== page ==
And if the last two years has taught us anything, it’s that we would all benefit from finding ways to source products from closer to home. Luckily, Canada provides a cornucopia of home-grown beauty care ingredients.
A flowering shrub with soft yellow flowers, Camelina sativa, often found growing in flax fields, is also known as false flax. The seed oil contains both omega-3 and omega-6 fatty acids, plant sterols, and antioxidant tocopherols (vitamin E).
This combination of nourishing fats in camelina oil make it very attractive for skin care. The high tocopherol count reduces risk of contamination—meaning manufacturers may be able to reduce chemical preservative ingredients in formulations.
Camelina oil is perfect as a massage oil, and because it’s nutrient rich, it can help hydrate and nourish skin. Camelina may clog pores, so if that’s a concern for you, look for it in soaps rather than leave-on products.
Hemp is one of those beauty ingredients that truly is good enough to eat—and you really ought to consider adding it to the grocery list. High in fibre and omegas 3, 6, and 9, hemp also offers anti-inflammatory gamma linolenic acid (GLA). Hemp is also a natural source of skin-supporting minerals. Plus, with all nine amino acids, hemp is a complete protein to offer your skin, hair, and nails.
It works well on top of your skin, too. Anti-inflammatory GLA in hemp oil is involved in maintaining a robust skin barrier, soothing atopic dermatitis and irritated skin, as well as encouraging new cell generation. Because hemp oil is extracted from the seeds by cold-pressing, it’s not exposed to damaging heat or potentially toxic chemicals.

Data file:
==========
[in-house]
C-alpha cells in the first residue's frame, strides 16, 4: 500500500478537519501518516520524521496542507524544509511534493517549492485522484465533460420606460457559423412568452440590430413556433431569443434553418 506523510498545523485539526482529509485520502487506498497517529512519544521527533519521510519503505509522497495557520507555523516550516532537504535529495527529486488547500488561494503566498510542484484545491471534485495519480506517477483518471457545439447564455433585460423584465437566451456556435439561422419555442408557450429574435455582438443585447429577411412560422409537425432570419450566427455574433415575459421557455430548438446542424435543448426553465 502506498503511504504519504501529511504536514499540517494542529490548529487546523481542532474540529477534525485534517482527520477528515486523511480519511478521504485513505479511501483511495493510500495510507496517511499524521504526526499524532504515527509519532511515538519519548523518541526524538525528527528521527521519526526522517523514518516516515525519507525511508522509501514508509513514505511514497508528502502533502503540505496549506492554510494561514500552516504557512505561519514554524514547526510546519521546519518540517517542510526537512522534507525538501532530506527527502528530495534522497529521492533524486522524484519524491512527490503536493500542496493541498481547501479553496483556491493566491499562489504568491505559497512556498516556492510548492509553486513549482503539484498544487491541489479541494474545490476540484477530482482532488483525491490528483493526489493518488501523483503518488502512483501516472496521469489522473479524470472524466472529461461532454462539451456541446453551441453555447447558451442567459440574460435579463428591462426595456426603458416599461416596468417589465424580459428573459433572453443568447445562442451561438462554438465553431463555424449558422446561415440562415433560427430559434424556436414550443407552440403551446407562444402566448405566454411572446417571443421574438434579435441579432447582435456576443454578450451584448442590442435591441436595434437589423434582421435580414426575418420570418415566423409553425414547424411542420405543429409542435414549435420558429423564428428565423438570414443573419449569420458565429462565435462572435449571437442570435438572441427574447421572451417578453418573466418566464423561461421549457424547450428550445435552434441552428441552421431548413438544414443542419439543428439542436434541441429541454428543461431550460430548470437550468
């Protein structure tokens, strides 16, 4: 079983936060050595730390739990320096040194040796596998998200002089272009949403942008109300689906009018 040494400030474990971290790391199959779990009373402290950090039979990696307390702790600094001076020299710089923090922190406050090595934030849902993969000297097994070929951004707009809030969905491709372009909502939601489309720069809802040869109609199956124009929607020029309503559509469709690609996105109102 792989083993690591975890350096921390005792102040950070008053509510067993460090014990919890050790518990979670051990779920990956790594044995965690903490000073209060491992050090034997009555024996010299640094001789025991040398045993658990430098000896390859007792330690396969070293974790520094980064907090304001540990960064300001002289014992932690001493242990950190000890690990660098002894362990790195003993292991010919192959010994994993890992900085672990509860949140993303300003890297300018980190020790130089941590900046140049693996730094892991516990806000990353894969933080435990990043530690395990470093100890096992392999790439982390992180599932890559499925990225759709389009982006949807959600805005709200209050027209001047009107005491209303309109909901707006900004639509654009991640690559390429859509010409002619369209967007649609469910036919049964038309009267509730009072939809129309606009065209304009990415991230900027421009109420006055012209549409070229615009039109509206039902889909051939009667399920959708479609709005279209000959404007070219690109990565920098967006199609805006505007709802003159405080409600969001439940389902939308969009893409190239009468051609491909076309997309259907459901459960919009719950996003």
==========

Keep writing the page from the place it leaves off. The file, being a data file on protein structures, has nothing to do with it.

We’ve all heard the benefits of Dead Sea minerals, but did you know that we have an abundance of mineral-rich clays here at home? The Manicouagan region of Quebec provides absorbent and astringent sea silt or Manicouagan clay that is also useful as a surfactant (to help with cleansing).
Not to be outdone, the hot spring mud found in Moose Jaw, Saskatchewan (known as Moose clay or Canadian colloidal clay), may provide significant detox benefits, including removing toxins, dirt, and oil and unclogging pores.
|yarrow||to soothe irritated, burned, or itchy skin|
|wild rose oil||to cleanse, tone, and soothe skin|
|camomile||to soothe burns, cuts, and diaper rash|
|lavender||to provide a calming fragrance; antibacterial|
Most of us can confess to keeping a few outdated favourites hiding at the bottom of the toiletry bag. Antioxidants and skin-replenishing nutrients deteriorate over time, meaning you might be relying on an expired product to do something it can no longer do. This is particularly critical for sun protection products.
|Beauty product||When to toss|
|toners||6 months to 1 year|
|moisturizers or serums||6 months to 1 year|
|lip balm||1 year|
|lipstick, gloss, and pencils||2 to 3 years|
|mascara||3 to 6 months Note: Never add water or saliva to mascara.|
Tip: To reduce risk of contamination or product expiry, use an indelible marker to write the date you open your cosmetics and personal care products right on the container.
Source: David Suzuki Foundation “The Dirty Dozen” cosmetic chemicals to avoid (davidsuzuki.org)